By BRIAN GRAVES
A fire which knocked the Bradley County Courthouse out of commission for several months is the No. 3 Newsmaker story of 2017 according to a selection made by the editors and staff writers of the …
A fire which knocked the Bradley County Courthouse out of commission for several months is the No. 3 Newsmaker story of 2017 according to a selection made by the editors and staff writers of the Cleveland Daily Banner.
The fire occurred in the early morning hours of Saturday, Sept. 28.
Cleveland Fire Marshall Benny Atchley said the fire was contained to a mechanical room located just outside and to the left of the Commission meeting room.
"It was a pretty good fire," Atchley said, adding the blaze was successfully contained to the one room.
The call went out around 9 a.m. that day, after smoke was seen coming from the courthouse.
"One of the city firemen said they saw it — smoke coming out of the roof," said Commission Chairman Louie Alford.
There were other reports of some hearing a "boom" around the time of the fire.
There was no structural damage reported to the 50-plus year old courthouse which has no sprinkler system.
All damage appears to be caused by smoke and water, with the water coming from firefighters' efforts to extinguish the blaze.
The upper floor, which contains the offices of the county court clerk, the clerk and master, and a courtroom, suffered mainly from smoke damage where the output of the blaze entered the courthouse duct work.
County Mayor D. Gary Davis said within the courthouse a breaker panel caught on fire, probably from a power surge.
"It sent black smoke throughout the building. There was smoke everywhere."
The county had already planned to make energy-savings rennovations to the courthouse. The fire caused those renovation plans to be combined with repair work.
All of the offices which were at the courthouse were forced to be relocated to satellite offices and County Commission moved their meeting site to the Bradley County School’s central office.
Officials met at an extraordinary Sunday afternoon meeting the day after the fire to determine the plans forward.
Kyle Cuthbertson of Servpro reported on what his cleanup crews found in the building.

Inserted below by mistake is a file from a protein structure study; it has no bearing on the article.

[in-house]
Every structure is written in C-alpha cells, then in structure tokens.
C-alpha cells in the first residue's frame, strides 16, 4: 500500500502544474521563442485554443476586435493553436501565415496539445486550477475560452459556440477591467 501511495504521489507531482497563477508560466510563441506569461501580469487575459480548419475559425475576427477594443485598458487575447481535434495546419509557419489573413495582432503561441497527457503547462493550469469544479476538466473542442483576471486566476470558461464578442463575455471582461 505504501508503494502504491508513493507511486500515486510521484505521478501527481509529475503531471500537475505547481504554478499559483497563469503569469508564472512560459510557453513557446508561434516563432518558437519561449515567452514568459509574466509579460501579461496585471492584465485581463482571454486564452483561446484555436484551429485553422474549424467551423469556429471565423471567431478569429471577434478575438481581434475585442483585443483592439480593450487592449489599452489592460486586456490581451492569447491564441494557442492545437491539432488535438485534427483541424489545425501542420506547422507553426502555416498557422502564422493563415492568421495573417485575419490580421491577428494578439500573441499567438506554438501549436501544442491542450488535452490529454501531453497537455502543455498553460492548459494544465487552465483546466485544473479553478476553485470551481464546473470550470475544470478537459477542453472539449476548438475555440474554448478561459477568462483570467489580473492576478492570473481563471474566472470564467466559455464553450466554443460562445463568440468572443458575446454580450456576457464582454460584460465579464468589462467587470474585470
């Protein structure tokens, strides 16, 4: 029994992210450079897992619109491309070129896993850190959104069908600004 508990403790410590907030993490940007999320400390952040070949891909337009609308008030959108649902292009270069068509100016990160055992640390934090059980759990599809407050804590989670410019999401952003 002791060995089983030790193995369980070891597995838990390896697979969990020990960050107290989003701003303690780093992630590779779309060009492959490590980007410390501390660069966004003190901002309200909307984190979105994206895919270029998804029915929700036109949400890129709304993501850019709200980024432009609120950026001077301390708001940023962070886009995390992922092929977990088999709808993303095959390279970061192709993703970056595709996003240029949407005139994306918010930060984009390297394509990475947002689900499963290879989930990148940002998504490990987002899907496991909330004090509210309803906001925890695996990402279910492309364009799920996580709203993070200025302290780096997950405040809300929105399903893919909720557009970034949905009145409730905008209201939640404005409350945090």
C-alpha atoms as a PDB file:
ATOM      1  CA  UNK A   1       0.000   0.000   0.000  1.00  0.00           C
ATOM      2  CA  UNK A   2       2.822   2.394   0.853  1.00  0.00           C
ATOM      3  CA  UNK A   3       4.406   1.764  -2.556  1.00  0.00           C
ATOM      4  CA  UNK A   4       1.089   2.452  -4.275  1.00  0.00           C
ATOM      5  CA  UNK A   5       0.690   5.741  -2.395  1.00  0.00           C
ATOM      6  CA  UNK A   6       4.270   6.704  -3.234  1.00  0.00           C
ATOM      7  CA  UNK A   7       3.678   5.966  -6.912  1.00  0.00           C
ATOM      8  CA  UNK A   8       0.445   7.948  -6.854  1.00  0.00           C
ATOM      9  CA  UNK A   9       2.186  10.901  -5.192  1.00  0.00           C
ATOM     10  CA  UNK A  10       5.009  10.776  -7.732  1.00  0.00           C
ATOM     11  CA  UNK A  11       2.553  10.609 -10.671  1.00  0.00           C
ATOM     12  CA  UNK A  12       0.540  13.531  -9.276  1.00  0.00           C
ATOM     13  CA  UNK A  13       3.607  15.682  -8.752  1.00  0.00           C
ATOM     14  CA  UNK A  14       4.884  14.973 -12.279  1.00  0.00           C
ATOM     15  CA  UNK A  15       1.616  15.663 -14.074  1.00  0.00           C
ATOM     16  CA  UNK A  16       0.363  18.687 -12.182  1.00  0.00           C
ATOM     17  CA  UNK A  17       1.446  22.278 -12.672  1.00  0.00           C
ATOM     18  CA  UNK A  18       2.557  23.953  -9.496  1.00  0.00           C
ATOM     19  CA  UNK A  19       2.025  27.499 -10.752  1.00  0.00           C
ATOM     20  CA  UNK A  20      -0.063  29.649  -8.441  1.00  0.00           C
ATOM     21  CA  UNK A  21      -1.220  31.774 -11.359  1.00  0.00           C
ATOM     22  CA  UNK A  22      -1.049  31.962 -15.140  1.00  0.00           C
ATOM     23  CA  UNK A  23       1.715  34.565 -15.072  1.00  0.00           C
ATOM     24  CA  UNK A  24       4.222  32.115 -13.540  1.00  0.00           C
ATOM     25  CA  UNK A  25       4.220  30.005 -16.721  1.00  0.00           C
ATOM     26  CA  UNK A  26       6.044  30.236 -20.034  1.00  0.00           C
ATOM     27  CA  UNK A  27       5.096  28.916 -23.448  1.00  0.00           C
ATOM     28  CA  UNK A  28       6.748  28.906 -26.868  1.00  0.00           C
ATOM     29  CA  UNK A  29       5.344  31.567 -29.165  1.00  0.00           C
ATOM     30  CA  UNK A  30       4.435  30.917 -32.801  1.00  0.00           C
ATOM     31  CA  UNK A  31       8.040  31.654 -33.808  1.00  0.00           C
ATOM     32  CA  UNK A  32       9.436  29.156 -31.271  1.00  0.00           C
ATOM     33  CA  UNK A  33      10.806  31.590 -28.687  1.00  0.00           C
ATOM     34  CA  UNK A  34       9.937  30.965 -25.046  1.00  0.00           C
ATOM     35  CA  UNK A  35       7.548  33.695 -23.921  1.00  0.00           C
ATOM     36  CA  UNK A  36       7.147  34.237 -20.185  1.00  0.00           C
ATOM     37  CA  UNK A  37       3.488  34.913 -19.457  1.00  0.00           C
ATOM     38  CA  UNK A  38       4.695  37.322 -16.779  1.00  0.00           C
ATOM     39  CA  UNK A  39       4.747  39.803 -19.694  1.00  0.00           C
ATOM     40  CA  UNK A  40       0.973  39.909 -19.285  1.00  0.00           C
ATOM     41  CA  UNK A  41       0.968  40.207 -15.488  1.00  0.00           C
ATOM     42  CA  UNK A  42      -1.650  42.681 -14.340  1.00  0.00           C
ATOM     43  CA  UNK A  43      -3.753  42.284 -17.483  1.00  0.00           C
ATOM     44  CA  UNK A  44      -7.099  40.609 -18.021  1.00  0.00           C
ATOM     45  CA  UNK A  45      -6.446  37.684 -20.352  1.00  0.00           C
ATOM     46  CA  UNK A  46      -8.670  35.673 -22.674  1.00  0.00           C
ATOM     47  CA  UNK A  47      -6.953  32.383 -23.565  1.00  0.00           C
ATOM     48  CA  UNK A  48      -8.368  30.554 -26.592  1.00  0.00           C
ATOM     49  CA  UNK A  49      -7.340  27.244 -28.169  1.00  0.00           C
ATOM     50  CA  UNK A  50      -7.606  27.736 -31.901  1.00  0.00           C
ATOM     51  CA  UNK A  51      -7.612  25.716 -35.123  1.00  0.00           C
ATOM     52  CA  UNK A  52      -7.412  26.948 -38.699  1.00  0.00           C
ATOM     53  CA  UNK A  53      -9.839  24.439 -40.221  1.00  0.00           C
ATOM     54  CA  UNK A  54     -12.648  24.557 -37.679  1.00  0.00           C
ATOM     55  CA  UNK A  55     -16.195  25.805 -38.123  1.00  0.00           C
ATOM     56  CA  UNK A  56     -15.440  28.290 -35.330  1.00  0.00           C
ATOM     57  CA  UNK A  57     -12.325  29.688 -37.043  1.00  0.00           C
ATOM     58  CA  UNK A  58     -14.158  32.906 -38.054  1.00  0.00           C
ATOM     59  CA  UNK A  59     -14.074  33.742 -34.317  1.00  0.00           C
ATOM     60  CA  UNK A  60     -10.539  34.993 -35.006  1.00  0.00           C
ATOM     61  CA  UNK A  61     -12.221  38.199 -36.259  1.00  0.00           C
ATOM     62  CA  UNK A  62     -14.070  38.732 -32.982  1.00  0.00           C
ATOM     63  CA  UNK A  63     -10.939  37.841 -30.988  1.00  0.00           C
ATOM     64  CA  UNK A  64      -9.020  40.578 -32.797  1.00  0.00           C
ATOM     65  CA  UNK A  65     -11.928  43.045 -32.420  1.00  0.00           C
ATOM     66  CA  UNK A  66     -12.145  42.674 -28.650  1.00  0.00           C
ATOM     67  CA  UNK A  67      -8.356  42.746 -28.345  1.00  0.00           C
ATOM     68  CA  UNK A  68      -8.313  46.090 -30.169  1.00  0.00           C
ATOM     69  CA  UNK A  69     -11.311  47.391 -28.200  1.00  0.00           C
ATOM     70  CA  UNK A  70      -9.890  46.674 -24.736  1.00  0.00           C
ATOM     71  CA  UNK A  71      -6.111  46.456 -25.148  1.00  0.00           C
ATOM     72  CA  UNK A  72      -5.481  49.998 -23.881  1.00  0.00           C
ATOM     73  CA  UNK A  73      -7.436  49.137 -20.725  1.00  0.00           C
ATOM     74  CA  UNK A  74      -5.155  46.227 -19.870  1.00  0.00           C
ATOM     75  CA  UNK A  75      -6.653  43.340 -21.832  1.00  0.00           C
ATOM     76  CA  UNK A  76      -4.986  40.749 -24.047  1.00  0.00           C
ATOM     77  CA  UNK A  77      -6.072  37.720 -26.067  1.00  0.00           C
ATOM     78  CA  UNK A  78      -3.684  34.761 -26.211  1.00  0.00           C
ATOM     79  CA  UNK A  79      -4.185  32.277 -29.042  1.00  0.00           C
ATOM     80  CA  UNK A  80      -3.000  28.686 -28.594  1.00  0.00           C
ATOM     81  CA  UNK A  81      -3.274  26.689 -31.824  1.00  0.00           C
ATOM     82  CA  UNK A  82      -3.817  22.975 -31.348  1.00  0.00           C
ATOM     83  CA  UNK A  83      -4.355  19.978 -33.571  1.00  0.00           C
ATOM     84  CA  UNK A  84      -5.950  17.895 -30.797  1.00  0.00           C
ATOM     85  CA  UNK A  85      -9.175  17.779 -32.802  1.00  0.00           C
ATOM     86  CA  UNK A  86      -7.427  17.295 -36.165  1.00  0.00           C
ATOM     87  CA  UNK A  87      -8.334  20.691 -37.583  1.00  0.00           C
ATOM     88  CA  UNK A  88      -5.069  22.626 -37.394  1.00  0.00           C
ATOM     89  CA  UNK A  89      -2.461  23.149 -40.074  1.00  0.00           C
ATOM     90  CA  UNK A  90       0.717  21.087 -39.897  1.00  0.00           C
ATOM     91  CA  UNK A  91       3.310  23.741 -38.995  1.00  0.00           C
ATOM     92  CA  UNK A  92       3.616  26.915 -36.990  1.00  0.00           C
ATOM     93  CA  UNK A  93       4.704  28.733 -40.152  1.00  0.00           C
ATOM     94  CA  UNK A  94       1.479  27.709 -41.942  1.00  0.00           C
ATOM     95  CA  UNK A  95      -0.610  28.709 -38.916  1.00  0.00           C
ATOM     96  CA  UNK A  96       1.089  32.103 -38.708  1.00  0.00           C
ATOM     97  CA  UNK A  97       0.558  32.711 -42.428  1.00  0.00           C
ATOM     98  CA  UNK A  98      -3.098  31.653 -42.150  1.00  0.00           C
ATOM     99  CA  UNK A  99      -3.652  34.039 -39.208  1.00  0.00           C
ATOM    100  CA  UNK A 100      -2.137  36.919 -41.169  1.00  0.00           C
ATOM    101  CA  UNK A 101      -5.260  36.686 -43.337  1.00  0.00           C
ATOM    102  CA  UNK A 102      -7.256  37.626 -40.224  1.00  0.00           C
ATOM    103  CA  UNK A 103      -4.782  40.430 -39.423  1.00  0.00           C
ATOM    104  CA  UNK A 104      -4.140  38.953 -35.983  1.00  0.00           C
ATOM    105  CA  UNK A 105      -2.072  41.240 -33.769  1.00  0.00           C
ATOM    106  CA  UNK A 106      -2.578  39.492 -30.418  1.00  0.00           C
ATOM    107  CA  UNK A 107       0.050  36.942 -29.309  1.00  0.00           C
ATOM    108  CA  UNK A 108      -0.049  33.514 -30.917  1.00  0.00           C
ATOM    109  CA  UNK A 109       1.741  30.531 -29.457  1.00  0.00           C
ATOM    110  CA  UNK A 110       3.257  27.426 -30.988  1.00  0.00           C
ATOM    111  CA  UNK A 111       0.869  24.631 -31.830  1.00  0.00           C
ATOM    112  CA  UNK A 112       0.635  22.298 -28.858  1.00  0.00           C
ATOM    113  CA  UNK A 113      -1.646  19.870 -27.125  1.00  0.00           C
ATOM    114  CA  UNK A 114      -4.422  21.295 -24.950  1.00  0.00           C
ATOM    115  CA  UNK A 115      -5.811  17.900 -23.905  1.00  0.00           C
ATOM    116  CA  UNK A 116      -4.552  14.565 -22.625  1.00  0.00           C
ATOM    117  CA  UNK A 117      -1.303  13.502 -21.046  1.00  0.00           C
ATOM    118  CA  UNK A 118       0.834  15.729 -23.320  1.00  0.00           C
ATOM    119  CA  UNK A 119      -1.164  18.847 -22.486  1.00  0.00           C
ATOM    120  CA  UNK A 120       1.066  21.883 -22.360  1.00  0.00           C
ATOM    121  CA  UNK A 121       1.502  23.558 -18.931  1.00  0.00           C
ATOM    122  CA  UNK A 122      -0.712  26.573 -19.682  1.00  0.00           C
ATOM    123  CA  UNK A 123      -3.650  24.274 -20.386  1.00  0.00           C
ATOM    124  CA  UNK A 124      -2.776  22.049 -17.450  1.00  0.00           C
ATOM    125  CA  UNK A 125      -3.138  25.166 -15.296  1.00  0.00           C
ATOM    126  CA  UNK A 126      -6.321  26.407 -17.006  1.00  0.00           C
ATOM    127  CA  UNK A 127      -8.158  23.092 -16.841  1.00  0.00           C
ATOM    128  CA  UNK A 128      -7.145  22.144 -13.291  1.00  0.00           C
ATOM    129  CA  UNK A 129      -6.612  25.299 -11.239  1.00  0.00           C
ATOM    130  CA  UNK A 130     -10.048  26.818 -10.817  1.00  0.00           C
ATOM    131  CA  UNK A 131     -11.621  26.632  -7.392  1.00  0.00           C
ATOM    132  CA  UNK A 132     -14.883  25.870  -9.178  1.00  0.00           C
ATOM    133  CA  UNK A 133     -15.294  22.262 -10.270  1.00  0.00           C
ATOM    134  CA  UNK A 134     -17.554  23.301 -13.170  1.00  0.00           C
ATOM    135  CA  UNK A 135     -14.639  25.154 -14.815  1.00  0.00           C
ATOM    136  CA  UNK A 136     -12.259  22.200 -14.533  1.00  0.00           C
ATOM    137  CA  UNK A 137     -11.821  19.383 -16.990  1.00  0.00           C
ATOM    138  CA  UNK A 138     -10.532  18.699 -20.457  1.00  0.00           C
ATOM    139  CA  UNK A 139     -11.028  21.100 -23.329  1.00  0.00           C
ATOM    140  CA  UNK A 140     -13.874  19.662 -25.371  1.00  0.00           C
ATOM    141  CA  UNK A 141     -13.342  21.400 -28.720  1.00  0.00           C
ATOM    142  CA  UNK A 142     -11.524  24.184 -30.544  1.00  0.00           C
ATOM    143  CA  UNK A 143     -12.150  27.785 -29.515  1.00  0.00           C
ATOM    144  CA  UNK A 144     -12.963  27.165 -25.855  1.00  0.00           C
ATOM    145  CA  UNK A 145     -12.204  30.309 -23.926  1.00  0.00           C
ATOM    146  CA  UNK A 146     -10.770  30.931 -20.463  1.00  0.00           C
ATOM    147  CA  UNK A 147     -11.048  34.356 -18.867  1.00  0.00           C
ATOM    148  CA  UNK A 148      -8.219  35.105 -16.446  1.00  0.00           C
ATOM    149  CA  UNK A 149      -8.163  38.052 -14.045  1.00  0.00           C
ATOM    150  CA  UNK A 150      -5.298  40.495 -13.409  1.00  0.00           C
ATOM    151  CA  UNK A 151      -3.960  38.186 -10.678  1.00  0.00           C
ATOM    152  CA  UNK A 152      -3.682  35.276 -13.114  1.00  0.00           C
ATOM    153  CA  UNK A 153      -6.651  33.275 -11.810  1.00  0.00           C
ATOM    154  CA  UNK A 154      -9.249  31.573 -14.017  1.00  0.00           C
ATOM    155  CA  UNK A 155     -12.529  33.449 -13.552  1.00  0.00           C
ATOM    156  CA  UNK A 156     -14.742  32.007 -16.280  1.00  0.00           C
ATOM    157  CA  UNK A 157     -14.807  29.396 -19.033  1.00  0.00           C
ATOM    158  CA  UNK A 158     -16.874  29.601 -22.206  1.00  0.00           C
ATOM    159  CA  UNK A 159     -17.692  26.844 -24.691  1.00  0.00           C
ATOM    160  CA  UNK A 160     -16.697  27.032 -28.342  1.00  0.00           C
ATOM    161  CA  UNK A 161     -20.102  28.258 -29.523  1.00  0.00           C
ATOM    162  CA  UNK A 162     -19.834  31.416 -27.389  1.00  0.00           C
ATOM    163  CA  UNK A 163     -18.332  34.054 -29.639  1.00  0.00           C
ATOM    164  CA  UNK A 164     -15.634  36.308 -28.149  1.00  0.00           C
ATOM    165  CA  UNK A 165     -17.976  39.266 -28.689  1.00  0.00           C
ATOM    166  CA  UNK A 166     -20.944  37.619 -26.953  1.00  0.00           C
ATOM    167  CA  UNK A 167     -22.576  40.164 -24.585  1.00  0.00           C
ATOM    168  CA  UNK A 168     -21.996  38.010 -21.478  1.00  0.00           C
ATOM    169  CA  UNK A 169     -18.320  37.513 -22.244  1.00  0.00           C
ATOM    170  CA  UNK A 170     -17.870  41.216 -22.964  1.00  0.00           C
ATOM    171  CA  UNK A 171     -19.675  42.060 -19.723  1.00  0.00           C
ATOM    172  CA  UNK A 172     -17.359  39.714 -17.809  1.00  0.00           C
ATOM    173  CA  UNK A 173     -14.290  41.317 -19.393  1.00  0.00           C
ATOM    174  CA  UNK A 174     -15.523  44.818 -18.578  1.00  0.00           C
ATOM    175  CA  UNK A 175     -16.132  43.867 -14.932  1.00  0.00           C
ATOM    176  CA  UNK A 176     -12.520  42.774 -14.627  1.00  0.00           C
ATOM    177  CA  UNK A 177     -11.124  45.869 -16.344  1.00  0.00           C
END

"There is smoke and soot throughout the entire building," Cuthbertson said. "There is fairly heavy soot on the main floor and heavy soot above the ceiling cavity above the drop ceilings."
He added there was less water damage than had been anticipated.
"The smoke damage throughout will take some time to clean top to bottom," Cuthbertson said.
That cleanup even includes paperwork that may have been exposed which is also covered with a fine layer of soot that is almost imperceptible until one brushes against it or touches it.
"All of the ceiling tiles will need to come out," Cuthbertson said. "They act as a sponge and it is really difficult to get the odor out of those."
He said the carpet on the main floor, now layered with heavy soot, will most likely have to be replaced, but the upstairs carpets "will be able to be OK."
"That's our first impression," he said.
He said that "obviously" there would need to be "significant repairs to the electrical work as well as the HVAC system on the main floor."
Cuthbertson said that although the second floor saw no flames, soot was deposited through the ductwork that will need to be cleaned.
He also added "a decent amount of the ductwork on the main floor would have to be replaced."
"That fire was in the room where the air handler was, and it was heavy inside that unit," Cuthbertson said.
Davis said many organizations and businesses had reached out to assist in anyway they could; however, the move back to the courthouse was not anticipated until no earlier than March 2018.
Cleveland Mayor Tom Rowland said on behalf of the city, “Anything we have is yours."
Davis called the cost of clean up “huge.”
"The good thing about it is we were going to have to work around the courts and offices during the planned renovation," Davis said. "They can now do their work in a much better environment and, hopefully, a little quicker."
He said all of the officials worked well together throughout the ordeal.
"The one concern was how quickly they could be ready to serve the citizens," Davis said.
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